Thank you, Mr. Jung Kyu-jae for the kind introduction. President Kim Ki-woong, Dr. Kim Joo-hyun-- It is a pleasure to speak to such a distinguished audience of journalists, intellectuals, and entrepreneurs.
I was invited here this morning to speak about the future of U.S.–Korea cooperation. Of course, our bilateral relationship does not take place in a vacuum. We are members of the rising Asia-Pacific community. Economically, Asia itself already accounts for more than one-quarter of global GDP. Over the next five years, nearly half of all growth outside the United States is expected to come from Asia. This growth is fueling powerful geopolitical forces: China’s ascent, Japan’s ...view middle of the document...
N. Security Council resolutions.
We will continue to coordinate closely with Seoul and our other allies to enforce the latest sanctions imposed by the Security Council. North Korea must be made to understand that its provocations are counter-productive and will only lead to increased isolation. We remain committed to full denuclearization of the Korean peninsula.
To counter the threat posed by North Korea, we continue to work together to improve the interoperable capabilities of the combined forces. There are two major defense procurement competitions approaching completion that will greatly enhance Korea’s military capabilities. Soon, decisions will be made on adding new heavy attack helicopters and advanced fighter aircraft to the ROK military, adding powerful deterrent capabilities for our combined defense. It is my hope that the Korean Government will select from among the interoperable and highly capable U.S. platforms being offered.
The second pillar of our bilateral relationship is a growing global partnership that goes beyond the peninsula. I believe this is one of the most interesting and exciting aspects of our bilateral relationship, and a great example of where our alliance is headed in the 21st century.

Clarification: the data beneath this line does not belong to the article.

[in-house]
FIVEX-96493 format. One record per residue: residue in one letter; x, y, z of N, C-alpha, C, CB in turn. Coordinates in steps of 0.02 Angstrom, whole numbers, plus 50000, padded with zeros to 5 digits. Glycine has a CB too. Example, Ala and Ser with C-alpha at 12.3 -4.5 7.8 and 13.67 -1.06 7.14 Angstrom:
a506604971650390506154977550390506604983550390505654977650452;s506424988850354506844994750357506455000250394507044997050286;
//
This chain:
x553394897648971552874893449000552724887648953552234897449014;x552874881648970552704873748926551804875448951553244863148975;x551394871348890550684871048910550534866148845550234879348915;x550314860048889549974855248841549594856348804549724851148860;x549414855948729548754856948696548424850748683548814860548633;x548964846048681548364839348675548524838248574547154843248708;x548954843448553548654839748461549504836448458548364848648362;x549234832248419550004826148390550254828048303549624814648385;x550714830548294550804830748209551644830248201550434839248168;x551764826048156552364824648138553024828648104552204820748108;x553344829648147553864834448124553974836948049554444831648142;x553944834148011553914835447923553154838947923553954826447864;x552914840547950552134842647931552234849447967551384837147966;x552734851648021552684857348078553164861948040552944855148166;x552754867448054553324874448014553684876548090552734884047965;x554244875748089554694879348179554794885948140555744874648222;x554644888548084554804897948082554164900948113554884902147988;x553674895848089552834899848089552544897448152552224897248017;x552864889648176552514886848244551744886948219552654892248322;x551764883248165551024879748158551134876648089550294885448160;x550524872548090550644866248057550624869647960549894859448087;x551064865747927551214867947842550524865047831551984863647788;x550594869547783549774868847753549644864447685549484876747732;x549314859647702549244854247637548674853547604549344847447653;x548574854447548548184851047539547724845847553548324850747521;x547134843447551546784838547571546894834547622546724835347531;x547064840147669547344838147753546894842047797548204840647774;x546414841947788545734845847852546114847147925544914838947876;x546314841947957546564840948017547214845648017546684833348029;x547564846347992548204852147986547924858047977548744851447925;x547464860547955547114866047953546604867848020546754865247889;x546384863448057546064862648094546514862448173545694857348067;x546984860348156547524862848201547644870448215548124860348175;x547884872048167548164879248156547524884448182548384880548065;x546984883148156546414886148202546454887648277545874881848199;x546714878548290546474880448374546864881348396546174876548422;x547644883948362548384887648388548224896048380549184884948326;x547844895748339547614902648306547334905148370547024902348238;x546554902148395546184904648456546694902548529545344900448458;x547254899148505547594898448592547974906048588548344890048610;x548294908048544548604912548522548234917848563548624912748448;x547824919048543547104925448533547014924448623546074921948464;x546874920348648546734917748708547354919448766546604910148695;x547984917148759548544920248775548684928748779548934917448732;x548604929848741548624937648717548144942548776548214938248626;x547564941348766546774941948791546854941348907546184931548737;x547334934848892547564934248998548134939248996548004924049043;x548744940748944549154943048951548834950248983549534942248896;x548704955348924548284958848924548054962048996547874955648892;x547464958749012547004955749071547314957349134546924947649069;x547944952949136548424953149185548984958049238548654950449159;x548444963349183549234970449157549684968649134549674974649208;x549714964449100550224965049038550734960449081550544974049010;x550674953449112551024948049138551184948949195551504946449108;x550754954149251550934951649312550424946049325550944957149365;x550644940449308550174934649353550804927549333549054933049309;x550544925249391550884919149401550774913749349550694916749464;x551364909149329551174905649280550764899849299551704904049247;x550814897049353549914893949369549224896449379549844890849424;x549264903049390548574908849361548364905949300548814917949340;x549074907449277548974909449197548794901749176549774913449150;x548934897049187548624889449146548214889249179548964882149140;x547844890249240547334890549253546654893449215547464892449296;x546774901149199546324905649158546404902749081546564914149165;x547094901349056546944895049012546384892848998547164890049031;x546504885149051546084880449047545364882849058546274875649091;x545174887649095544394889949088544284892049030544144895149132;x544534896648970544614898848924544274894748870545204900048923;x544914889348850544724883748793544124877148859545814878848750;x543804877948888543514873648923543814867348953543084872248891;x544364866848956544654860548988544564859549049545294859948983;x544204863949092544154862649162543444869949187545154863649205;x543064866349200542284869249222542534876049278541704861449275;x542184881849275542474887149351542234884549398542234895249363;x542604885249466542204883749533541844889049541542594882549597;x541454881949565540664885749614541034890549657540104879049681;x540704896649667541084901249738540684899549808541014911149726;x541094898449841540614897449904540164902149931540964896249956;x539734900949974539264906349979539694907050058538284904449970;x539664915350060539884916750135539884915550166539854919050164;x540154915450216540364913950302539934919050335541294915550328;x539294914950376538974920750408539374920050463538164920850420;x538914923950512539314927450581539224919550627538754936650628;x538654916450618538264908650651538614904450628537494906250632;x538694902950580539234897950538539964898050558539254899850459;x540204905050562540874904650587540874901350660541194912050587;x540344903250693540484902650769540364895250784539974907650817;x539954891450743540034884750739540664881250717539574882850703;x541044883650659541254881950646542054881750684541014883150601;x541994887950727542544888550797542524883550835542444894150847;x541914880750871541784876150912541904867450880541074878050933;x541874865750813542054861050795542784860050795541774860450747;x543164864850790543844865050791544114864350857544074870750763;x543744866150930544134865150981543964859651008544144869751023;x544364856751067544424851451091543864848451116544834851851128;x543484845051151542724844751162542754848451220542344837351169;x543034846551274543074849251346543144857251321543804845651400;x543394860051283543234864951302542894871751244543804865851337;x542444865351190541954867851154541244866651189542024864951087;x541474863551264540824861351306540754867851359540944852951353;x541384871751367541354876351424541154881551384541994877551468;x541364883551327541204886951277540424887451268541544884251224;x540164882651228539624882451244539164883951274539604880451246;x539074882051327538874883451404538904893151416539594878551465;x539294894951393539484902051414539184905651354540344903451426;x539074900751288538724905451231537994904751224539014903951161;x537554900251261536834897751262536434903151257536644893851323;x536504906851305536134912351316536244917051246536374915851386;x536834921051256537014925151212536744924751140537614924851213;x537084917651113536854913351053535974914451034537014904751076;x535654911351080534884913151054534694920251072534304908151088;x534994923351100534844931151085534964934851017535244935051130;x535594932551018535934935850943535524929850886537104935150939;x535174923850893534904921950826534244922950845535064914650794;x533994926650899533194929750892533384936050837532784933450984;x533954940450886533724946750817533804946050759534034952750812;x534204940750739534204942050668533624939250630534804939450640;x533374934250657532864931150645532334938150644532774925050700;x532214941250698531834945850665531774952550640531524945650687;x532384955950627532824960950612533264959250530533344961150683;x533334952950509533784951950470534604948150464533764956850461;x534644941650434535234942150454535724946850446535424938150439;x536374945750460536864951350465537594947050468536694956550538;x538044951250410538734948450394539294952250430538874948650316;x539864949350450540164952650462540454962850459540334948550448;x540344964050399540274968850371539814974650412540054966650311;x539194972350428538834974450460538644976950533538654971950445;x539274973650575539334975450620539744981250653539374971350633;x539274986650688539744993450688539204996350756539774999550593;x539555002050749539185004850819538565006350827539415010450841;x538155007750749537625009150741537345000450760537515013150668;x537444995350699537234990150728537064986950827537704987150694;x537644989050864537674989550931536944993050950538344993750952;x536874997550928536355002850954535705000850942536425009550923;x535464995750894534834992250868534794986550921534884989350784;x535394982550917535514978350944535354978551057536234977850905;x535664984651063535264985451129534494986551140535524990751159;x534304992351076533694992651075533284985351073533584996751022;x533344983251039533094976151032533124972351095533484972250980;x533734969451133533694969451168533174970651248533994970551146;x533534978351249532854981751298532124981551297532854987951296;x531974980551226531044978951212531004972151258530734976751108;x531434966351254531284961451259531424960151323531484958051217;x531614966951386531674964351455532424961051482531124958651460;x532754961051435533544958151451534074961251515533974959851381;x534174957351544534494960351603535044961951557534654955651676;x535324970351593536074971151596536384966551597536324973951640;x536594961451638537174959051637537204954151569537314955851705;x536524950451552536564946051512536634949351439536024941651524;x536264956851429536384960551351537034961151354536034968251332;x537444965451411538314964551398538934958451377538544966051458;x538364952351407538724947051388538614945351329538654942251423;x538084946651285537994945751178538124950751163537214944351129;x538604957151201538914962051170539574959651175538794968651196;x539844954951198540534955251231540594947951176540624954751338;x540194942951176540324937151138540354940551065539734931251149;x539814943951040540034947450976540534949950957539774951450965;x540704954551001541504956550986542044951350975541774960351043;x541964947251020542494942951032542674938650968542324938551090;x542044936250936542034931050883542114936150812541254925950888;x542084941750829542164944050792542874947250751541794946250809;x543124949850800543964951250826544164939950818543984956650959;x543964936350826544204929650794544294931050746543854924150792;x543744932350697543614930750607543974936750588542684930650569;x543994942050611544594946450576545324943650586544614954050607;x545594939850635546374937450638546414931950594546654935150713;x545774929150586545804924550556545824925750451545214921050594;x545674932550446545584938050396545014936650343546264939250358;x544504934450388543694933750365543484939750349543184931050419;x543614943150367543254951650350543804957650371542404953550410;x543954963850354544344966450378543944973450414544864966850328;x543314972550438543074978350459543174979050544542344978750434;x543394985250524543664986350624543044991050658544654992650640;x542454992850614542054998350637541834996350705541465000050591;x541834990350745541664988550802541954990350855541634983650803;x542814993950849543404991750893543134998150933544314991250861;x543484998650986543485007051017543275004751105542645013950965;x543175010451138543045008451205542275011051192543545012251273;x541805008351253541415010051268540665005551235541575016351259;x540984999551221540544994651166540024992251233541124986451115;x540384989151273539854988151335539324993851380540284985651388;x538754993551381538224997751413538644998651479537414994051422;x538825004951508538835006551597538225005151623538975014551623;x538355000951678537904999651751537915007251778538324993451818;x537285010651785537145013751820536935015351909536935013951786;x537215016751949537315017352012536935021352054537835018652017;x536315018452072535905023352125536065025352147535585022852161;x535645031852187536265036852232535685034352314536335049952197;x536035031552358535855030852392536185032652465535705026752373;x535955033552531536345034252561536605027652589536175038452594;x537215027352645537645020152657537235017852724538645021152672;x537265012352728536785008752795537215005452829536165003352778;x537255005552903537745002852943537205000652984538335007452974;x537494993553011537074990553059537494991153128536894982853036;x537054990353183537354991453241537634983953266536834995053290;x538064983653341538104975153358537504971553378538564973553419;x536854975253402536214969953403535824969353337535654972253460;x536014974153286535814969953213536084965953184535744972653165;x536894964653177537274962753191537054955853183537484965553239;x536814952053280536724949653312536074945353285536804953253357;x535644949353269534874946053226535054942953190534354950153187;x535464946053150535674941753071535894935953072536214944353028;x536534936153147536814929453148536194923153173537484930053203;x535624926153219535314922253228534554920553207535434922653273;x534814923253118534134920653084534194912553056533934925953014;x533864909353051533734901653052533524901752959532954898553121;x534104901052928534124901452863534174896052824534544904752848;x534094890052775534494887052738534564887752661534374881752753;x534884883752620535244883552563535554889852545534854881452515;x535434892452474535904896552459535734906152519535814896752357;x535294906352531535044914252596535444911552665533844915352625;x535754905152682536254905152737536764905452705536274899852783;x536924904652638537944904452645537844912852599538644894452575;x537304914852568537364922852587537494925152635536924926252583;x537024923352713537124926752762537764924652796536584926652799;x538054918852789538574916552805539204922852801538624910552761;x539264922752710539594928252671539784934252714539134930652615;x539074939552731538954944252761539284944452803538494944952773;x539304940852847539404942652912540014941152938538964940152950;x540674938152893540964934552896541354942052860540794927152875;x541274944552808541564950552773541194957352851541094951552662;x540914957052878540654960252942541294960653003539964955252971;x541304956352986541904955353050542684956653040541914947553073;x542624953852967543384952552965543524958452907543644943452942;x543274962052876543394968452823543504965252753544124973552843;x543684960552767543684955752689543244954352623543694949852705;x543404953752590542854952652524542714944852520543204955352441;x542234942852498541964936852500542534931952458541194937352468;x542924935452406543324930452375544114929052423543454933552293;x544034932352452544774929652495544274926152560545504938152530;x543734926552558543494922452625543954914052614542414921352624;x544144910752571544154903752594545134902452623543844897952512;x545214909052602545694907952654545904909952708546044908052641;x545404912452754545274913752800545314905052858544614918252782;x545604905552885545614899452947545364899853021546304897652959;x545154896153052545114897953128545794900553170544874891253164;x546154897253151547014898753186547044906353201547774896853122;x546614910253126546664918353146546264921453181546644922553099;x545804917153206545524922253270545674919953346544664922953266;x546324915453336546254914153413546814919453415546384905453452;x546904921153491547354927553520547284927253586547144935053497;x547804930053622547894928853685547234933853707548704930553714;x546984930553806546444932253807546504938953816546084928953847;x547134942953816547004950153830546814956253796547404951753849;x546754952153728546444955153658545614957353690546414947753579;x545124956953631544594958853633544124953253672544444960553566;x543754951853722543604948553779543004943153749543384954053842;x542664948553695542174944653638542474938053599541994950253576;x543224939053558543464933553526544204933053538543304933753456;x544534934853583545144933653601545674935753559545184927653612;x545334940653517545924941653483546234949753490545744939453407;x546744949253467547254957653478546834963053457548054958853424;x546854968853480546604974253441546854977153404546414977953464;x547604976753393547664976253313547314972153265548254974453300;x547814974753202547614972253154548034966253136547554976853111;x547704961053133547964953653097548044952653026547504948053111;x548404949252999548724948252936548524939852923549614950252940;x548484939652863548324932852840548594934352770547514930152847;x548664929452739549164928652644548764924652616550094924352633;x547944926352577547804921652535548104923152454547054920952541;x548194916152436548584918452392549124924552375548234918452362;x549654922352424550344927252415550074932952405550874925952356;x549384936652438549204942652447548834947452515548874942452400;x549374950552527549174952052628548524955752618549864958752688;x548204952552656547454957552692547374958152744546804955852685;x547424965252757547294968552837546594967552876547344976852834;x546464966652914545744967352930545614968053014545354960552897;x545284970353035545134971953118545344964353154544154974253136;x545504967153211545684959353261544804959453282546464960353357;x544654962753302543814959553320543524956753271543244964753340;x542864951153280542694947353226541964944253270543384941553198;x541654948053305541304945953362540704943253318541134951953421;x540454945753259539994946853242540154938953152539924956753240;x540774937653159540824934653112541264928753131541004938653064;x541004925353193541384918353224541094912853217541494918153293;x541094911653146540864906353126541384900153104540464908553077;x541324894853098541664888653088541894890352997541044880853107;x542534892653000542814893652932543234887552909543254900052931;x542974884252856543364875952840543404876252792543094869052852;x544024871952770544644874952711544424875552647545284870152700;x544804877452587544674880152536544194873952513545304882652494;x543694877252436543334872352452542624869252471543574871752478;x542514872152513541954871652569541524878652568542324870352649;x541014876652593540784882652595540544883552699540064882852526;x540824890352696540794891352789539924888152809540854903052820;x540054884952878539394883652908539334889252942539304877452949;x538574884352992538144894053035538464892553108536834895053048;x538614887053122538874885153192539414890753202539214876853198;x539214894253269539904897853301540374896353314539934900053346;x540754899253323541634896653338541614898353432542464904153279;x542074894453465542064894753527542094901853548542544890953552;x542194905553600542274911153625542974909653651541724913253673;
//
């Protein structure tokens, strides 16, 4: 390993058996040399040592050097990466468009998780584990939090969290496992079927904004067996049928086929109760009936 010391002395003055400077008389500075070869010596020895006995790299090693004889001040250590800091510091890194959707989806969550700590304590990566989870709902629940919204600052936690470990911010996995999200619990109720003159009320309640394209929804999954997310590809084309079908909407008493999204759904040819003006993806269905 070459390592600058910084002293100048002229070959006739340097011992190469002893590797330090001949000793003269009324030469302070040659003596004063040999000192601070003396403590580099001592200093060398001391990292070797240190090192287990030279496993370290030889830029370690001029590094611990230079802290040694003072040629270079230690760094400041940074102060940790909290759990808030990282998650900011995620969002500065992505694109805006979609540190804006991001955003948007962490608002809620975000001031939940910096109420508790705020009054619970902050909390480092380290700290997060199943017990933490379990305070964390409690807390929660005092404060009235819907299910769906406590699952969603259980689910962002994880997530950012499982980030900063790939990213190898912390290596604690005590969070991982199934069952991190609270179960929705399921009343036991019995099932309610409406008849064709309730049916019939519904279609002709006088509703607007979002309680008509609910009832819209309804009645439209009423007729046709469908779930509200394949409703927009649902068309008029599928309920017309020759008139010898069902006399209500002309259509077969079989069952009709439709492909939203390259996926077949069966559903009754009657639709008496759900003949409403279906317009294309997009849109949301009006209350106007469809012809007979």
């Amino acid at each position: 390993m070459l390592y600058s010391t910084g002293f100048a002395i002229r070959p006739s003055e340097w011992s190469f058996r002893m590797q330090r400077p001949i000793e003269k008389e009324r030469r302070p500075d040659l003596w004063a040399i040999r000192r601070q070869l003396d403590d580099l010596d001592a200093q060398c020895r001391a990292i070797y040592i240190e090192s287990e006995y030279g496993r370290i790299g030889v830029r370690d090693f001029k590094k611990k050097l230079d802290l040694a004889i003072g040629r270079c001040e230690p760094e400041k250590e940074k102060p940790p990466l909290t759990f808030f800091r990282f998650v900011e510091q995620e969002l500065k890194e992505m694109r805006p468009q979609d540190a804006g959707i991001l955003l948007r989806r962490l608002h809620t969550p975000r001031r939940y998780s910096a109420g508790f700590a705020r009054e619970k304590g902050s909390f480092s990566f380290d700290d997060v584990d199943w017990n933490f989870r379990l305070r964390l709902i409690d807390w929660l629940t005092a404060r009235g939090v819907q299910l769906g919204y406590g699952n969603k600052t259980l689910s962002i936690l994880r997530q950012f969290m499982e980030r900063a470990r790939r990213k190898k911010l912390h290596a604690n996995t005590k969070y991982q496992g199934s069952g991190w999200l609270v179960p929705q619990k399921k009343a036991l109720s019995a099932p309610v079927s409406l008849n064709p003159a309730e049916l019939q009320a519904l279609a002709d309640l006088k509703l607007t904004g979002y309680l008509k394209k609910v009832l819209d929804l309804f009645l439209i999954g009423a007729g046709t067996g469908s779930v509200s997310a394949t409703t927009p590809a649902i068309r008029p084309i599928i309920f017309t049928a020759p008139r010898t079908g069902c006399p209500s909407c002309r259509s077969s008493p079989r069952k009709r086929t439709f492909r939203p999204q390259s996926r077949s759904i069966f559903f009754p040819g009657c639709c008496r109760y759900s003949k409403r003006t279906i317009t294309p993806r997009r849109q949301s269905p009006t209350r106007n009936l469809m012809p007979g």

Sixty years ago, the United States provided development assistance to Korea… but today, within the guidelines of our 2011 Development Cooperation Agreement, we are partners in providing development assistance in places like Africa and Southeast Asia. Together, we also fight terrorism in Afghanistan, maintain peace in places like Haiti and Lebanon, and counter piracy off the coast of Somalia. We have a truly global partnership.
We also look to Korea as a partner and a leader on many other issues, including promoting cyber security and countering human trafficking. We work closely with Korea to invest in research and development of technologies that combat climate change and provide energy security.
No part of the world will have a greater impact on the 21st century than the Asia-Pacific region. Korea’s leadership in regional organizations like Asia Pacific Economic Cooperation (APEC), the Association of Southeast Asian Nations (ASEAN), and the East Asia Summit (EAS) will play a pivotal role in designing our shared tomorrow.
I have spoken about our security and global partnerships, but the core of our friendship is the inseparable bond between the peoples of our two countries. Our growing people-to-people ties form the third pillar of our partnership.
At our Embassy in Seoul, we are working hard to expand these ties. Through the International Visitor Leadership Program (now in its 73rd year), more than 1,200 future Korean leaders have visited the United States. The list of IVLP alumni includes two former presidents, seven former Prime Ministers and numerous other political leaders. Through the Fulbright program, over 1,100 American college graduates (since...